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(December 1998) [Printed in "Reality Module No.7."]
Preparing Reality Module
*This is an historical document. See the note at the end for how "Reality Module" is produced in 2002. I am including this for anyone who is curious about how fanzines are produced, or about what it is like to be involved in an APA (Amateur Publishing Association).
I should tell you how this fanzine is created.
I receive my ANZAPA Package at the Melbourne Science Fiction Club. I'm keen to see what's inside so I open it there & have a quick read of the contributions. (I'll admit that I read the mailing comments first!)
I have a more casual read again when I get home - and usually stay up reading contributions until 2 or 2:30AM.
Then the envelope sits there by the computer while ideas incubate in my head.
When I'm ready I do two things:
I update a little file called "ANZAPA.People" by reading your contributions and adding little notes about what you've been doing & what you've been discussing. (I also make notes about your mailing comments & decide on possible responses.) This helps me kept track of everybody and what they're doing.
In a notepad I write down a list of things I'd like to include in my fanzine, and then below that I draw branching diagrams to tease out my ideas for writing projects. (These look like circles with the topic written in the middle. I draw a line out from the circle and write an idea at the end of it, I work around the circle adding new branches & ideas in a series. I can go back and add other ideas branches wherever they fit best. It encourages me to be expansive rather than trapped in linearity. I got the concept from a book called "Writing on Both Sides of the Brain" by Henriette Anne Klauser.)
I write my essays in longhand. (I feel freer with a pen - I haven't fully progressed to the digital age!) Later I type them into the computer - editing as I go along.
At some stage (and before the whole fanzine is completed) I print a draft copy of the fanzine & do some rewriting, fix-up some clumsy sentences & fix-up some typos.
[But no matter how carefully I plan - I still have trouble meeting deadlines.]
My mailing comments are written last and usually straight into the computer. (Often at the same time as earlier pages of the fanzine are being printed.)
Printing is a lengthy process with an 11-year-old Epson LQ-850 24-pin dot matrix printer. (Though it would have been impossible to manage without the cutsheet feeder I picked up on a bargain table at Myer 5 years ago.) Each page of "RM" takes about 90 seconds to print. I insert a new printer-ribbon and tell my word-processor program to print 30 copies of page 1, then 30 copies of page 3, etc. Printing takes several hours - I usually start the printer going & then head off to work or fitness class - and hope that I don't have a paper jam to cut the job short (not much of a problem since I started using the more expensive 'Reflex' paper - it seems to have a uniform thickness & feeds through smoothly), and that the ribbon isn't printing too faint towards the end. Then later I change the ribbon, reverse the order of each set of pages, and run the process again for all the even-numbered pages. The whole process takes about 10½ hours all up - and uses two or three ribbons at about $8.00 each.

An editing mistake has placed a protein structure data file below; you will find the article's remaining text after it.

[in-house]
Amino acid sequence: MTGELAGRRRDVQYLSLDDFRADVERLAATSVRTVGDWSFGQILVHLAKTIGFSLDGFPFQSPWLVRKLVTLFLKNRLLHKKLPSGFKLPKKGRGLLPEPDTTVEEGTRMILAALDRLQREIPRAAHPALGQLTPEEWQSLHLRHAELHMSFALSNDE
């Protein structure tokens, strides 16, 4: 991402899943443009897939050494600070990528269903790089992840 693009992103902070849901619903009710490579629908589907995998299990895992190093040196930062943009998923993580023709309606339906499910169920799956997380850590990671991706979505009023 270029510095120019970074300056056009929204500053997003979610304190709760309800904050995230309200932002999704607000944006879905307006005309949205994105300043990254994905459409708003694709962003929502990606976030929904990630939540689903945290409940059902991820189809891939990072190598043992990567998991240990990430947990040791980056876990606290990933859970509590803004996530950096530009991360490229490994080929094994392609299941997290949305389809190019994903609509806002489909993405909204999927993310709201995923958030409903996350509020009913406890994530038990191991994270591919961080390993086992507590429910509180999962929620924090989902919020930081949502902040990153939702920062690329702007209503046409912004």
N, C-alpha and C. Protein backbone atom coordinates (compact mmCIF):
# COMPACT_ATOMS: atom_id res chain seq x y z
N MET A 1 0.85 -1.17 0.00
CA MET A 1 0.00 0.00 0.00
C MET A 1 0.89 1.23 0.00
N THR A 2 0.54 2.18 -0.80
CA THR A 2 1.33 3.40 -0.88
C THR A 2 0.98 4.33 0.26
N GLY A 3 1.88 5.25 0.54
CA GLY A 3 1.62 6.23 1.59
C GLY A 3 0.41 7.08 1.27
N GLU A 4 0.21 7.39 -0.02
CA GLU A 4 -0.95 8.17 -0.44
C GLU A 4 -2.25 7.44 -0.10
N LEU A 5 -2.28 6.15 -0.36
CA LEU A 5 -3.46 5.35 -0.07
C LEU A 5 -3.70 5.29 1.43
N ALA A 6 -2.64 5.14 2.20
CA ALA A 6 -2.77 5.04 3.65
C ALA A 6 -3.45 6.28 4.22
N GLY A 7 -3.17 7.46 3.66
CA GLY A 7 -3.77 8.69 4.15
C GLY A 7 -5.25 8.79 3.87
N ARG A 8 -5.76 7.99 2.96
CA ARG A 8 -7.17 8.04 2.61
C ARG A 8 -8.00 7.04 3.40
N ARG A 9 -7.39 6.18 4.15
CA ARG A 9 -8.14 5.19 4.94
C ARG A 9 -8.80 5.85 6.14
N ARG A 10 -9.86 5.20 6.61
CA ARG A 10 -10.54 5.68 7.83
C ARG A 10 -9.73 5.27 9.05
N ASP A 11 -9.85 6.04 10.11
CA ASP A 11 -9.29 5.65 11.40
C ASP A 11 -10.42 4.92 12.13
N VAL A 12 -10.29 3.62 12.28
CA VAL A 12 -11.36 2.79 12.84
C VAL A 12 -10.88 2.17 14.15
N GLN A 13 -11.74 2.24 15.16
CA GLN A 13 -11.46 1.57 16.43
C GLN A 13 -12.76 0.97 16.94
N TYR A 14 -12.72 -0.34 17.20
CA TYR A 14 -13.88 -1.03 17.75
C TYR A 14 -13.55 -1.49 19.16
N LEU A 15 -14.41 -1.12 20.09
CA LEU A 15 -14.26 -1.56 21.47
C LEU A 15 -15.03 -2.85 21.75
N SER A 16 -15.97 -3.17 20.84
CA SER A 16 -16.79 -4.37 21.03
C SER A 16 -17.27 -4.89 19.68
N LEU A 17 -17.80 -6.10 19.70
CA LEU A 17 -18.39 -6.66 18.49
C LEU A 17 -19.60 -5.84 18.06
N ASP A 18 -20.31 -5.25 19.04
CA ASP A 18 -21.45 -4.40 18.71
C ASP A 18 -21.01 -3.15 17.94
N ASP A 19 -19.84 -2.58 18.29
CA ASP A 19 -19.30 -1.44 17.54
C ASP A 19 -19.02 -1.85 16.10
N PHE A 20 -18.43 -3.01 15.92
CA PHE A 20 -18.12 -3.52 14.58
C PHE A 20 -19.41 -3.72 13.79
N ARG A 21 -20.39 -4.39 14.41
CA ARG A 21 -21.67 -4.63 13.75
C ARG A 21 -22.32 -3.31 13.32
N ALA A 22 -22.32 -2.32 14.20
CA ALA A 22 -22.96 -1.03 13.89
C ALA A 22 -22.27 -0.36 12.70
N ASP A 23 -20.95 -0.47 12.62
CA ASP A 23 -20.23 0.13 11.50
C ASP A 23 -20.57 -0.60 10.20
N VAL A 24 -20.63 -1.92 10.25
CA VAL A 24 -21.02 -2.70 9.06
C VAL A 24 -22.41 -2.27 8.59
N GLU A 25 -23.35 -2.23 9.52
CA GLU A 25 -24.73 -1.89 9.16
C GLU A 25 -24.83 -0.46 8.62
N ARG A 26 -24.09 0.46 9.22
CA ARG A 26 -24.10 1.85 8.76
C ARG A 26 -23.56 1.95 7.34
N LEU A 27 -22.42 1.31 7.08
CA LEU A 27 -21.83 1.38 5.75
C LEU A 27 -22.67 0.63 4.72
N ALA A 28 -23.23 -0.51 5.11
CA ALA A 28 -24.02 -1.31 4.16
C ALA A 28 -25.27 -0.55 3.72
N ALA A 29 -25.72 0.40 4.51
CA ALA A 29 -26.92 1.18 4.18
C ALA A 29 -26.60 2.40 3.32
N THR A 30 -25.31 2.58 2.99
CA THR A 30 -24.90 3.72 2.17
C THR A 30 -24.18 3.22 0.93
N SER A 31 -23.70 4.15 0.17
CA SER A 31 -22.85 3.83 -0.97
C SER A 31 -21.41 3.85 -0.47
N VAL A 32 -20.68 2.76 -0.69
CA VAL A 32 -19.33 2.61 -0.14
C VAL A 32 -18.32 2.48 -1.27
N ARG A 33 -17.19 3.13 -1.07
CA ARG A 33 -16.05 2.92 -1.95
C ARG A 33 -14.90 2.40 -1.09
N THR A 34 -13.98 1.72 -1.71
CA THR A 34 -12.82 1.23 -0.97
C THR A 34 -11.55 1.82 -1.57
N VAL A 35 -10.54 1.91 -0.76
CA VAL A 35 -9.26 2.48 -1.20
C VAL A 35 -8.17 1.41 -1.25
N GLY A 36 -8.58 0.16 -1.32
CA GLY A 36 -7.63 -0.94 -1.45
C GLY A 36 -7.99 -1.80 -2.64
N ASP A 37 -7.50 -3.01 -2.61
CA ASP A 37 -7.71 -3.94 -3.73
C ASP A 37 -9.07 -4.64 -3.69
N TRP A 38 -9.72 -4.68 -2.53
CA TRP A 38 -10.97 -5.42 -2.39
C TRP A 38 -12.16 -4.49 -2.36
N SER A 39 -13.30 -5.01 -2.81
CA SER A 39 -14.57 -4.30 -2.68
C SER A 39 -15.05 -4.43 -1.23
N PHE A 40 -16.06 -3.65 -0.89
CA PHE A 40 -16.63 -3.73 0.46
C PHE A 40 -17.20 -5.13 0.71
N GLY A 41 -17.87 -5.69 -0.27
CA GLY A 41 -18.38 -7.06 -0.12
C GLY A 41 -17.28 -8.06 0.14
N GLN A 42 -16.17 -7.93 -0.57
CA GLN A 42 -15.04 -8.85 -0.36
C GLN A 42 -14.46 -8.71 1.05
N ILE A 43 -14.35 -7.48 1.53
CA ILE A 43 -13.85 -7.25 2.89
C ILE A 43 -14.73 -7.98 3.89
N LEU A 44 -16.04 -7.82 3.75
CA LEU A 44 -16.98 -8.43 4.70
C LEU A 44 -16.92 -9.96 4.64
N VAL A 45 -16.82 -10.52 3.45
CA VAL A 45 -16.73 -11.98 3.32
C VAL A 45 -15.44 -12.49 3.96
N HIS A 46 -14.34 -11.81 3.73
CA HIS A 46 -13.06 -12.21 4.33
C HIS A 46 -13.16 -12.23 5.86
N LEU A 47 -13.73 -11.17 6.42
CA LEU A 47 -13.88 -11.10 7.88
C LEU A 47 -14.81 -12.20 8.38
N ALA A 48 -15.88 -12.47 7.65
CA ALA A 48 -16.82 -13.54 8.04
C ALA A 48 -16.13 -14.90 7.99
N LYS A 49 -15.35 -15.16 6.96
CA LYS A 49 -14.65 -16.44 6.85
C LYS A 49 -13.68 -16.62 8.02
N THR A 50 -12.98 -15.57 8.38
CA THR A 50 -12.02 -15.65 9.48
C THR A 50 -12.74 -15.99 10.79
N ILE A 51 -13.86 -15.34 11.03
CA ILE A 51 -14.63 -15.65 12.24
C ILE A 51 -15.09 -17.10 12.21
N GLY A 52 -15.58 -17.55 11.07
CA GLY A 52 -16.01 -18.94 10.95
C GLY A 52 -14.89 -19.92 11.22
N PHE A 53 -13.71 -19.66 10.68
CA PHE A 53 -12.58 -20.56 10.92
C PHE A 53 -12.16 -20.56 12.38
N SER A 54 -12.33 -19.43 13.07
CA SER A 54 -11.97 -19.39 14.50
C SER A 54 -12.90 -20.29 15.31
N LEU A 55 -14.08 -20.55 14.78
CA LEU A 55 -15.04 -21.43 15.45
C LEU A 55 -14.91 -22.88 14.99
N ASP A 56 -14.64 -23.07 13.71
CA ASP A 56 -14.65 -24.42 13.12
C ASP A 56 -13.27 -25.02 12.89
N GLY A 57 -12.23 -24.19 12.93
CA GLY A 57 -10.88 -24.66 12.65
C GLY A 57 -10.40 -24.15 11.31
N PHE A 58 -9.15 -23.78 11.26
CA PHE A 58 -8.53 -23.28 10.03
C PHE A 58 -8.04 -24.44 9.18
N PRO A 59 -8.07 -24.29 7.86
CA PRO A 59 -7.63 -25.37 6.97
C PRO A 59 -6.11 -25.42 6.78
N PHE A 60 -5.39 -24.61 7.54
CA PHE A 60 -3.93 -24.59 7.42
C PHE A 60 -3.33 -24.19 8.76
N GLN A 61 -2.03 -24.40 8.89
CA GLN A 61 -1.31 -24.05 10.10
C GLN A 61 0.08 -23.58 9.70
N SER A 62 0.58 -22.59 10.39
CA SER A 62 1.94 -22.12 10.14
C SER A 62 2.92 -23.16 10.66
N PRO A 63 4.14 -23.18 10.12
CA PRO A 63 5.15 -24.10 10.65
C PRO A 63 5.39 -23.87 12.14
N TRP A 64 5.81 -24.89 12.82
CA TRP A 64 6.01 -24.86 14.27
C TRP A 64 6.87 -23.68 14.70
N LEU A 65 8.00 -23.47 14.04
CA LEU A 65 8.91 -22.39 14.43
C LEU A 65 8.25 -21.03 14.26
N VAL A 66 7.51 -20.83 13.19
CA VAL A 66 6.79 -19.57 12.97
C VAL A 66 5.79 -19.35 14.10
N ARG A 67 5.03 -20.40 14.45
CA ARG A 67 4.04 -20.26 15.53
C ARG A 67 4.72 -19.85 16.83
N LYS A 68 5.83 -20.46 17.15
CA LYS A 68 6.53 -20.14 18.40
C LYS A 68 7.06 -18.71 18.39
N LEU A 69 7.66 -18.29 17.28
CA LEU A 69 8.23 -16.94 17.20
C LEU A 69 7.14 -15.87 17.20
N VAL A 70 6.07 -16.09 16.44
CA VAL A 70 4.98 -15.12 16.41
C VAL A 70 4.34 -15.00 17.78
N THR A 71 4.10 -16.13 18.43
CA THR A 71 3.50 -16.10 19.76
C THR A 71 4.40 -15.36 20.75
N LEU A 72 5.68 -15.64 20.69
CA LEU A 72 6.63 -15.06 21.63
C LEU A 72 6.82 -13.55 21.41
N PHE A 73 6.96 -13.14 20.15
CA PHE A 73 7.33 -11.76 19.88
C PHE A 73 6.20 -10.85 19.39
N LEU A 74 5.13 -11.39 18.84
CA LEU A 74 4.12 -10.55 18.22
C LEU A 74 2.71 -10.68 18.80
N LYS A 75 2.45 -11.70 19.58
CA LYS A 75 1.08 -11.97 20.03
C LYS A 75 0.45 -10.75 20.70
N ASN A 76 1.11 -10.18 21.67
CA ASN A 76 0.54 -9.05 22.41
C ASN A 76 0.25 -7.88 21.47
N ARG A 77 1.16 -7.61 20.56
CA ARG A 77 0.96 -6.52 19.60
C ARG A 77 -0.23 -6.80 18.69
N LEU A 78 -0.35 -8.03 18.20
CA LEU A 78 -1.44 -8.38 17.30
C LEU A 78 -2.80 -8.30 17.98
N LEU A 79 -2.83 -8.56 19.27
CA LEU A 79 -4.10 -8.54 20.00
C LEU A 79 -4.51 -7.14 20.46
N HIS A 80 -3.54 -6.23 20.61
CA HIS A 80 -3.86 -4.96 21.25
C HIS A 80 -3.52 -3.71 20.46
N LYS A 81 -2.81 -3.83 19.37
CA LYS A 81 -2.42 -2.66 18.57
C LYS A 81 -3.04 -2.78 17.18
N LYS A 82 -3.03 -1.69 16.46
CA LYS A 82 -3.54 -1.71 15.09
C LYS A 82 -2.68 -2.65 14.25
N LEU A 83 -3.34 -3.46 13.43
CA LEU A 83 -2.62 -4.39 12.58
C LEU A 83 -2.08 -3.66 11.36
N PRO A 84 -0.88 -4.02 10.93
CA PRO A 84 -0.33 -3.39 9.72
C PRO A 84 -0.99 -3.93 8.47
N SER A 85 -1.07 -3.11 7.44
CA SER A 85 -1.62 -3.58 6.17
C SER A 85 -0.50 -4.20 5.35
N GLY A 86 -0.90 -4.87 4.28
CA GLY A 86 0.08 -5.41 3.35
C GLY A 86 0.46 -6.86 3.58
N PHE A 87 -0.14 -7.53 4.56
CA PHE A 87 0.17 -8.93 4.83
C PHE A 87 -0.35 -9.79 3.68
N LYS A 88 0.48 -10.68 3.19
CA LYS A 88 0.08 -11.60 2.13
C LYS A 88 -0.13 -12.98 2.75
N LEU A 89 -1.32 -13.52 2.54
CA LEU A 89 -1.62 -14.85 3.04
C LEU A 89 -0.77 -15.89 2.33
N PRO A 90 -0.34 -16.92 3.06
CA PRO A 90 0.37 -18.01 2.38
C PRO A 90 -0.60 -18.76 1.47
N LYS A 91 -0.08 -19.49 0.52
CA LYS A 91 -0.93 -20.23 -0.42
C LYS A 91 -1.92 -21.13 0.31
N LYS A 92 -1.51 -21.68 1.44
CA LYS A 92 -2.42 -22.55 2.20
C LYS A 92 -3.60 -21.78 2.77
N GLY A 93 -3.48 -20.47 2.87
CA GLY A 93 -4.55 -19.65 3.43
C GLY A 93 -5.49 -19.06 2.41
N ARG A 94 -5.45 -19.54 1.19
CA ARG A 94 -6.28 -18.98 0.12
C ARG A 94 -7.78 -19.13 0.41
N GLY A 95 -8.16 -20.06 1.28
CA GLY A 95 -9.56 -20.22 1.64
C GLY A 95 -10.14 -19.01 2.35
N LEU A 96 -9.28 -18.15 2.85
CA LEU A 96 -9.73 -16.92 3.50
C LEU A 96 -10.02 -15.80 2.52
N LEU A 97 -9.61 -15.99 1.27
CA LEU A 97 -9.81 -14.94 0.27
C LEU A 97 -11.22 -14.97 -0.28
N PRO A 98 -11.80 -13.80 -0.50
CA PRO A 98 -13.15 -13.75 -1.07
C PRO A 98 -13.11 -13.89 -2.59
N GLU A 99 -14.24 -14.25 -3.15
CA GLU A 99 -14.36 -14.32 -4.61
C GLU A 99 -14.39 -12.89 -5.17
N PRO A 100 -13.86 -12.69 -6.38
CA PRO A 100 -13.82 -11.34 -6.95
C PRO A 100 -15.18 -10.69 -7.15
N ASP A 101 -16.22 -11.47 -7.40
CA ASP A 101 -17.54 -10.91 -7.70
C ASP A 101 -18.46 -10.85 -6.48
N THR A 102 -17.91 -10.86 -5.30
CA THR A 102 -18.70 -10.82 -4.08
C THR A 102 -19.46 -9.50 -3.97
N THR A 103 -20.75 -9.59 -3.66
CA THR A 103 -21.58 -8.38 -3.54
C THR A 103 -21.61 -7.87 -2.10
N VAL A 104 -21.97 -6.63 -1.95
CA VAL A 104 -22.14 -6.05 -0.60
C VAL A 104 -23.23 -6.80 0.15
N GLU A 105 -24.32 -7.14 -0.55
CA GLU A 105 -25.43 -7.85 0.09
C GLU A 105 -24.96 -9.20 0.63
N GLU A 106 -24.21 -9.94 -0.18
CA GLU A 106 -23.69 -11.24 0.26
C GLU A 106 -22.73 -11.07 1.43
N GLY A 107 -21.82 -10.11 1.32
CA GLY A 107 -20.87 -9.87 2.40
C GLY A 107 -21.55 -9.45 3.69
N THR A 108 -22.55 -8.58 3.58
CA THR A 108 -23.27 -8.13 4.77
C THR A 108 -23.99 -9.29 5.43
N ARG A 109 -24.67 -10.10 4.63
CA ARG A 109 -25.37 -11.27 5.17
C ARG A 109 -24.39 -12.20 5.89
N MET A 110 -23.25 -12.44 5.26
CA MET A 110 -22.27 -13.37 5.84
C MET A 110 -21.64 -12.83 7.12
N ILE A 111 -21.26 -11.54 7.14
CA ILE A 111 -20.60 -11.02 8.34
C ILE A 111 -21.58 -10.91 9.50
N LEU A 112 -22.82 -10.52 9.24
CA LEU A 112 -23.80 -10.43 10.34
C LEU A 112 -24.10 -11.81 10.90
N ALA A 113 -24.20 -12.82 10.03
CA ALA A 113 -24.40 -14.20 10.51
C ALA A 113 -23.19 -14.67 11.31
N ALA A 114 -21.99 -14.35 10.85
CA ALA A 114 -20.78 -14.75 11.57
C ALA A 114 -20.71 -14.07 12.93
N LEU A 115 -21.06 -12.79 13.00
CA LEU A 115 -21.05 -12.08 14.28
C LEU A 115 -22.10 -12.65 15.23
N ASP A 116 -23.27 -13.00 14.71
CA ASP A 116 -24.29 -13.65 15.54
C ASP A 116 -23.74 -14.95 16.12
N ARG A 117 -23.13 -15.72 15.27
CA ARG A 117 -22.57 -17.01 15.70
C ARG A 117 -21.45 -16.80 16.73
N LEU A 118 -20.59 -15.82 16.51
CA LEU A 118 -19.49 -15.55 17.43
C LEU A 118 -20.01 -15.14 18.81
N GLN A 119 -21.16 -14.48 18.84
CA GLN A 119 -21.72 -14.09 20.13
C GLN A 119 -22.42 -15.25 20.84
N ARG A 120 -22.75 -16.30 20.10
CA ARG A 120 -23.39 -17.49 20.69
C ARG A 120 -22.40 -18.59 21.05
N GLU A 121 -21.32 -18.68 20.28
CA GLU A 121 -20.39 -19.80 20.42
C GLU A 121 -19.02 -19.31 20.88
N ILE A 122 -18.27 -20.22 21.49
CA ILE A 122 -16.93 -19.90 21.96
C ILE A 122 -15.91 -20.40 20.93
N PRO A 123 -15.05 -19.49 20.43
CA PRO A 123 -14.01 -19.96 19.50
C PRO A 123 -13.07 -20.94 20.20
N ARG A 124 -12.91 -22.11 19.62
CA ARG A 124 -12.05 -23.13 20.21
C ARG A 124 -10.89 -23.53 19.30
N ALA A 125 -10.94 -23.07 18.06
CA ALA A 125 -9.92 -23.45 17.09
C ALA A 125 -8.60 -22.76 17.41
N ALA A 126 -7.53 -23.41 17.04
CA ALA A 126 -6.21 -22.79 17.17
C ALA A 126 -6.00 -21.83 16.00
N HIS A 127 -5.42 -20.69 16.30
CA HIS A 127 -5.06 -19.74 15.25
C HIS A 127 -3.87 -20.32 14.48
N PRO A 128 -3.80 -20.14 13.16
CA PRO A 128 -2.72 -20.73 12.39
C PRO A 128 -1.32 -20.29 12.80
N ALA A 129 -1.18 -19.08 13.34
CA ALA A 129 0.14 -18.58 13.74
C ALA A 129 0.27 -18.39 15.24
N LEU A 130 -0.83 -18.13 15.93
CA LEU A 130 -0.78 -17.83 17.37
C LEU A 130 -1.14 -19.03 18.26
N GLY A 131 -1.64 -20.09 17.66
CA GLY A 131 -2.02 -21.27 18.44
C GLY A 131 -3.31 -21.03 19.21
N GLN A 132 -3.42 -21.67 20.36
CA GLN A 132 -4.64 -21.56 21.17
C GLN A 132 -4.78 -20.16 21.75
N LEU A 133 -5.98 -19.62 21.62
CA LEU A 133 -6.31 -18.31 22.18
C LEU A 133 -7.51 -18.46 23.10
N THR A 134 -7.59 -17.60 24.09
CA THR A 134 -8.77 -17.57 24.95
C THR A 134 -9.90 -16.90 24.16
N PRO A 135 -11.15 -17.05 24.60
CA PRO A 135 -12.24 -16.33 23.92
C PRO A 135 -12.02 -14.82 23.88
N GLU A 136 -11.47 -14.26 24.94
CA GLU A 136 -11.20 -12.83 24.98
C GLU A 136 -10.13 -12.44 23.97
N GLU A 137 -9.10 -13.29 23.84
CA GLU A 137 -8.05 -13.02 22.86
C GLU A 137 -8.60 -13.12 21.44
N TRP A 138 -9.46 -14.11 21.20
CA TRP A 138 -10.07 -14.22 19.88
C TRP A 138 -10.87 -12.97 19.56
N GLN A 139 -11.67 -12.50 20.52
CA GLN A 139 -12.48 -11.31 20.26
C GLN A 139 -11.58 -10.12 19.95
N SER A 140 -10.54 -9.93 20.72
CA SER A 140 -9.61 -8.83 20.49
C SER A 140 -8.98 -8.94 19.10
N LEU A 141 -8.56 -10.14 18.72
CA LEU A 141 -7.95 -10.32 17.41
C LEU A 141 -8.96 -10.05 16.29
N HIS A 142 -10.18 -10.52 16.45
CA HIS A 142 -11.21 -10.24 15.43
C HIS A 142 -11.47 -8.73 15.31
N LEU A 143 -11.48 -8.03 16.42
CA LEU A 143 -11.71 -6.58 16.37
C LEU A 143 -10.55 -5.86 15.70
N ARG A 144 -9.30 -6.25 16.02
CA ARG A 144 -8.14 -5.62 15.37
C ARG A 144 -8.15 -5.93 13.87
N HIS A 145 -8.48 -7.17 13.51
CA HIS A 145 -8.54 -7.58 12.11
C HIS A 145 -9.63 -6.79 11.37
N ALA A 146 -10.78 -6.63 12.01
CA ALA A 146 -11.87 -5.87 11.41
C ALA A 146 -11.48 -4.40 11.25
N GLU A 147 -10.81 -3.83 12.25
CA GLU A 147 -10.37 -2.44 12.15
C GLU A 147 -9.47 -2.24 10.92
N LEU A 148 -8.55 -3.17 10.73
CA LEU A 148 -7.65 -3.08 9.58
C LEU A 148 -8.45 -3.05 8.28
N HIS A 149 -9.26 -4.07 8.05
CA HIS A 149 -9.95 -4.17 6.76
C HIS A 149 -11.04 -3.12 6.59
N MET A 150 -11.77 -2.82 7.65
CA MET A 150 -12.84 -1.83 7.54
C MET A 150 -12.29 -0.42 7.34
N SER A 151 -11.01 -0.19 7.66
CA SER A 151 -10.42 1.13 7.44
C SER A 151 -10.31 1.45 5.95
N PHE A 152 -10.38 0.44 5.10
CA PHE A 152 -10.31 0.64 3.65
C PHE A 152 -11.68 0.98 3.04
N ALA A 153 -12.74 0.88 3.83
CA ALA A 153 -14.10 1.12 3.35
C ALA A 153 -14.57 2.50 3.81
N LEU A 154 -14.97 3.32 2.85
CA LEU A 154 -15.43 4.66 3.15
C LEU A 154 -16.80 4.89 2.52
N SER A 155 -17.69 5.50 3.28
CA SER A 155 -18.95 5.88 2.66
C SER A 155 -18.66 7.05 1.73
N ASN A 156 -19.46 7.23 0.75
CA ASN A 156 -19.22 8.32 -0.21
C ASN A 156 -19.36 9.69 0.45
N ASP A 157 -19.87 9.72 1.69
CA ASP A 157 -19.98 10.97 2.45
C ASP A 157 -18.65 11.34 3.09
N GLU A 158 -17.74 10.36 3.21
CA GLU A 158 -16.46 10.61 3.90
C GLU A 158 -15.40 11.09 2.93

I've bought a big envelope and stamps during my lunchbreak at work.
Collation is done on a large table in my lounge (which is more like a study). I staple the issues as I go, pop them into the big envelope addressed to Marc Ortlieb [the Official Bloody Editor in 1998], go out and post them - then relax and breath a huge sigh of relief!
*The frustrating thing is I always find some typos sneak through - e.g. the
book "Psychology: A Very Short Introduction" mentioned in "RM6" was published in
1998 - not 1978!
*I send copies of "Reality Module" to several of my friends. I print these issues at my leisure after the ANZAPA ones have been sent off.
Of course everyone produces fanzines in their own way!
I no longer maintain the "ANZAPA.People" file. I've got to know the people in ANZAPA well enough not to need it.
In December 1998 I was still using WordPerfect for the Amiga to produce my fanzine. As a word-processor it is great, but it lacked many of the desktop publishing features helpful in the production of a fanzine. In June 1999 I moved to Wordworth 7 - which allowed me to incorporate images and different fonts into my fanzines, as well as to have much greater control over the layout of the fanzine. In December 2000 I installed a program called TurboPrint which enabled me to print graphics with a resolution and clarity which is remarkable for a dot-matrix printer which is now 16-years-old.
Nowadays I print one copy of each page of my fanzine and then rush off to Officeworks to have about 50 copies printed, collated, and stapled. This saves me a lot of time.
I still write out most of my essays long hand - at my desk, on the train, or wherever.
I still find those dratted typos sneaking through into the final copy!
Copyright © 1997 & 2002 by Michael F. Green. All rights reserved.
Last Updated: 16 March 2003